You do not want to sync solid state memory unless it is mandatory. This causes wear. The cache inside such a disk is designed to do wear leveling, and each time the disk actually flushes cache there is wear. However, the limits are rather high on modern SSD tech, and this is something which has to be done each time there is a “normal” shutdown anyway. In the case of a sync twice in a row as a disk umount precaution, then if there has not been any addtional cache written in the time it takes to hit sync the second time, there would be nothing to flush anyway, and thus no wear by the second flush. Just don’t do the sync unless it is really needed. Don’t allow the sync to be available to public devices you have security issues with.
I’ve not found any JTAG debuggers that work with Jetsons, and as such some people doing kernel debugging might be interested in kdb and kgdb for a software version of debugging parts of a kernel. Sysrq is how you enter the correct states, so if you have an interest in kdb/kgdb, then you should check out sysrq first.
You can also force dumps of information about what the kernel is currently doing. In the case of a hard lockup with no information available on serial console, or perhaps if serial console was not available and the situation is hard to reproduce, then you can use a forced dump to gather information.
NOTE: I like having this enabled on the development PC as well if there is a chance of something locking up the PC. Then I can sync and umount before power off. A number of people have had filesystem corruption here in the past due to invalid shutdown. Sysrq is a way to avoid that even if the system is locked. The “echo” command is not the only way to run those sysrq commands if you have a keyboard directly connected. As an example, this syncs twice and umounts:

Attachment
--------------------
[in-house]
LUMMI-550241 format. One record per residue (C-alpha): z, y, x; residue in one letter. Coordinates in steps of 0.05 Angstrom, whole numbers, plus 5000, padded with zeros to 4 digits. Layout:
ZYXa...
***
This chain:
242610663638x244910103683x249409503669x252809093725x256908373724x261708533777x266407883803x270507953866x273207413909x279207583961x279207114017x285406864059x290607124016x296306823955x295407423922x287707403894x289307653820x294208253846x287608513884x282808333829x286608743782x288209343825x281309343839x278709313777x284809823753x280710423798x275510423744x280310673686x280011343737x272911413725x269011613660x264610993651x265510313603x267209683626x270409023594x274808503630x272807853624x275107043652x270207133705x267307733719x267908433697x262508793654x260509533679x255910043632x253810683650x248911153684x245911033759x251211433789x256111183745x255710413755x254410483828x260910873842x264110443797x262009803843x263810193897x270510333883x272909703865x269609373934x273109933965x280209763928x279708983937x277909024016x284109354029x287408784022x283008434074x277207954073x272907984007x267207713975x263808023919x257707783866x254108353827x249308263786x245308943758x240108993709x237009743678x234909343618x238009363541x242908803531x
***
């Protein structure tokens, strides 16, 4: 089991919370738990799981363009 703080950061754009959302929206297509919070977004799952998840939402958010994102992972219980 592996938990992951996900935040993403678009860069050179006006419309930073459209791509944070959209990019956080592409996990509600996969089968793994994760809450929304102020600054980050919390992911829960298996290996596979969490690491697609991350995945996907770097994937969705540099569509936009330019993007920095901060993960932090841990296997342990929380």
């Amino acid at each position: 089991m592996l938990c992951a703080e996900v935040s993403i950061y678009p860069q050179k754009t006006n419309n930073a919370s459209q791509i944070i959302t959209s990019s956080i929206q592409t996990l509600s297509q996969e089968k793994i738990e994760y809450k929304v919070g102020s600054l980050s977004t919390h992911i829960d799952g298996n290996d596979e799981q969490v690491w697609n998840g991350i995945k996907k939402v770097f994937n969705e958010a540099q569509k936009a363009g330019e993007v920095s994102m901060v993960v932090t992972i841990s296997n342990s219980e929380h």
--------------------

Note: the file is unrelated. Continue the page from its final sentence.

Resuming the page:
ALT-SYSRQ-s ALT-SYSRQ-s ALT-SYSRQ-u
(this means hold down alt key, then hold down sysrq key…same button as the prtscn button…then tap the ‘s’ key or ‘u’ key, and release…monitor “dmesg --follow” and try ALT-SYSRQ-s just ot see it once)
@linuxdev, Thank you for the extended explanation!
Is it right that when using the mksparse image and further deployment - the target device Jetpack version must match the source device from which the image has been taken?
If so, is that requirement lifted in case of raw dd cloning, without mksparse image conversion?
This is correct…other than minor bug fix releases, the version for the content on the root file system must match the JetPack used for flashing.
“mksparse” is just what I call a “poor man’s compression” for the filesystem…it reference counts the empty inodes rather than actually copying the millions of empty locations on the file system partition. The mksparse tool won’t care which raw rootfs release is being converted to sparse, but the release versions must still match correctly between the raw filesystem and the flashing tool. Think of “mksparse” as something like “gzip”, except it is a one-way trip (only the system being flashed knows how to unzip…the mksparse content seems incompatible with the open source sparse image tools).
A “dd” clone is no different from a recovery mode clone, except there are possibly issues with reading a live file system in the middle of changing. The filesystem may also have different content when running (e.g., temp files), versus when cloned since cloning is with a system which has been shut down.
Both “dd” images and cloned images can be passed through mksparse, and when restored, the content will be preserved. Preserved content must be compatible with the rest of the flashed software, e.g., you can’t restore a JetPack3.3 clone (by any method) into a JetPack4.3 system.
Thank you for your response,
Could you remind what are the steps for the recovery mode clone, please?
This depends on the release, but for the current releases, with recovery mode running and the USB-C connected:
sudo ./flash.sh -r -k APP -G my_backup.img jetson-xavier mmcblk0p1